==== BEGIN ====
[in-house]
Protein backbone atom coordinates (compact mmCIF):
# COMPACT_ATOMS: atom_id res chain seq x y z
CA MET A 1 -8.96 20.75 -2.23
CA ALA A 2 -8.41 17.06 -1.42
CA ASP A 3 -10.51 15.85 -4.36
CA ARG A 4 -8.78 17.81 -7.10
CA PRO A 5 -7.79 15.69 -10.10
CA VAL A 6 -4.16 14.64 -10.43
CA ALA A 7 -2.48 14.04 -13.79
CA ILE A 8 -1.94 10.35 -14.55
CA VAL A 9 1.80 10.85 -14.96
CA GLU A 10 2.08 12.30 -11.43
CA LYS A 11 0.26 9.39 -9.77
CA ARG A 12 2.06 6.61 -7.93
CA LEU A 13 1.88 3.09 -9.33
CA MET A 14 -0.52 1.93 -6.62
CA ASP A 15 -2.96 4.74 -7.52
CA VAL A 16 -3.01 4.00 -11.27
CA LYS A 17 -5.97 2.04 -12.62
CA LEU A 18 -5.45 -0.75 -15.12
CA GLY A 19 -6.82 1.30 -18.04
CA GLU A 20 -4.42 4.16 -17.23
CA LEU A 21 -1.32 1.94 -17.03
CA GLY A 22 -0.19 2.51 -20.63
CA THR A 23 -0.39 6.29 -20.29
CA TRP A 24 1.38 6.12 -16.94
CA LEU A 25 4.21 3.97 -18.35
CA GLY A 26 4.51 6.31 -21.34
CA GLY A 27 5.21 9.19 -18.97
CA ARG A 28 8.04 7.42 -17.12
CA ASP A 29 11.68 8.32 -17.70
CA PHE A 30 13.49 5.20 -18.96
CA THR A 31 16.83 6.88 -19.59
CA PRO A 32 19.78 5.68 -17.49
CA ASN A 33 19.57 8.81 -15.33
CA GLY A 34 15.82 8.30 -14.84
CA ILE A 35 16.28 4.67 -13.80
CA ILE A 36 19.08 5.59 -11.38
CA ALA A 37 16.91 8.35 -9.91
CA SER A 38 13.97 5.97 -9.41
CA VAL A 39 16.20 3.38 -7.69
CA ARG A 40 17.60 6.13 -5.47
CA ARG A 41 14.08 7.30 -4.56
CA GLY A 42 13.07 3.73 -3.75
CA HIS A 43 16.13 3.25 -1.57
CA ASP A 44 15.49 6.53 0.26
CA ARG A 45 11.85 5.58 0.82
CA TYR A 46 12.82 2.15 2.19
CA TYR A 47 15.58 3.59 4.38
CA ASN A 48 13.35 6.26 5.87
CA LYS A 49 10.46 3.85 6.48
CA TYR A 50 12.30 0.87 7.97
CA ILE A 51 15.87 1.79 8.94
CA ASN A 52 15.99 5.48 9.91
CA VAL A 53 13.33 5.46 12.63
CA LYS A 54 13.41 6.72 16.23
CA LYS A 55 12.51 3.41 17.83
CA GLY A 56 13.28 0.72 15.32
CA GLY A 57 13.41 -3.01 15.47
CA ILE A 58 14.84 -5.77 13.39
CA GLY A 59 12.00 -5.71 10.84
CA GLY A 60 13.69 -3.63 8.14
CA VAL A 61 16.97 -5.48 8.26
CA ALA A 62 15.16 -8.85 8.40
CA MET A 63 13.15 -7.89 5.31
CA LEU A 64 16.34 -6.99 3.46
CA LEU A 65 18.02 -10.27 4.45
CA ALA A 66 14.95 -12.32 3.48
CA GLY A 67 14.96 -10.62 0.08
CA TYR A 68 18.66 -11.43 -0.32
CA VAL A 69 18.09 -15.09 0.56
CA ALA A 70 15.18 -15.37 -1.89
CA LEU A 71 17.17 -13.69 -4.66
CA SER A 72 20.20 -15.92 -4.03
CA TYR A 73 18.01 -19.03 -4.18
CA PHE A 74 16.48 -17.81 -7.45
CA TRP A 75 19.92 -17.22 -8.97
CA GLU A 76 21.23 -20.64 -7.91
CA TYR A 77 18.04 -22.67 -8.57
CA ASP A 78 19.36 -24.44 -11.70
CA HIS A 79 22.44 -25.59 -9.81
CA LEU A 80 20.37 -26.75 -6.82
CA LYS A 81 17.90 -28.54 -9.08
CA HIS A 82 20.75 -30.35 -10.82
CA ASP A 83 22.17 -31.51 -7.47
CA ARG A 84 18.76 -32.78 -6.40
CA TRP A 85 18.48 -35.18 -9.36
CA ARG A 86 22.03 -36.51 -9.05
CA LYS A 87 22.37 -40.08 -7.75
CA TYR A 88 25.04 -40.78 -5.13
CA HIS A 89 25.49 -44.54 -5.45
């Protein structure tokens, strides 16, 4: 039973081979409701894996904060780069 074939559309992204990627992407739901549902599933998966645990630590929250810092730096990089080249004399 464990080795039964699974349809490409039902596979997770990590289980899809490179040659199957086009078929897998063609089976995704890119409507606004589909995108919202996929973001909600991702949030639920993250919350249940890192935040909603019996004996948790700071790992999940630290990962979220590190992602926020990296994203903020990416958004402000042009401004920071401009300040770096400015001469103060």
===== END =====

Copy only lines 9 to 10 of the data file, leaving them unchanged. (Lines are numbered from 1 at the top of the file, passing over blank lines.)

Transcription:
CA VAL A 6 -4.16 14.64 -10.43
CA ALA A 7 -2.48 14.04 -13.79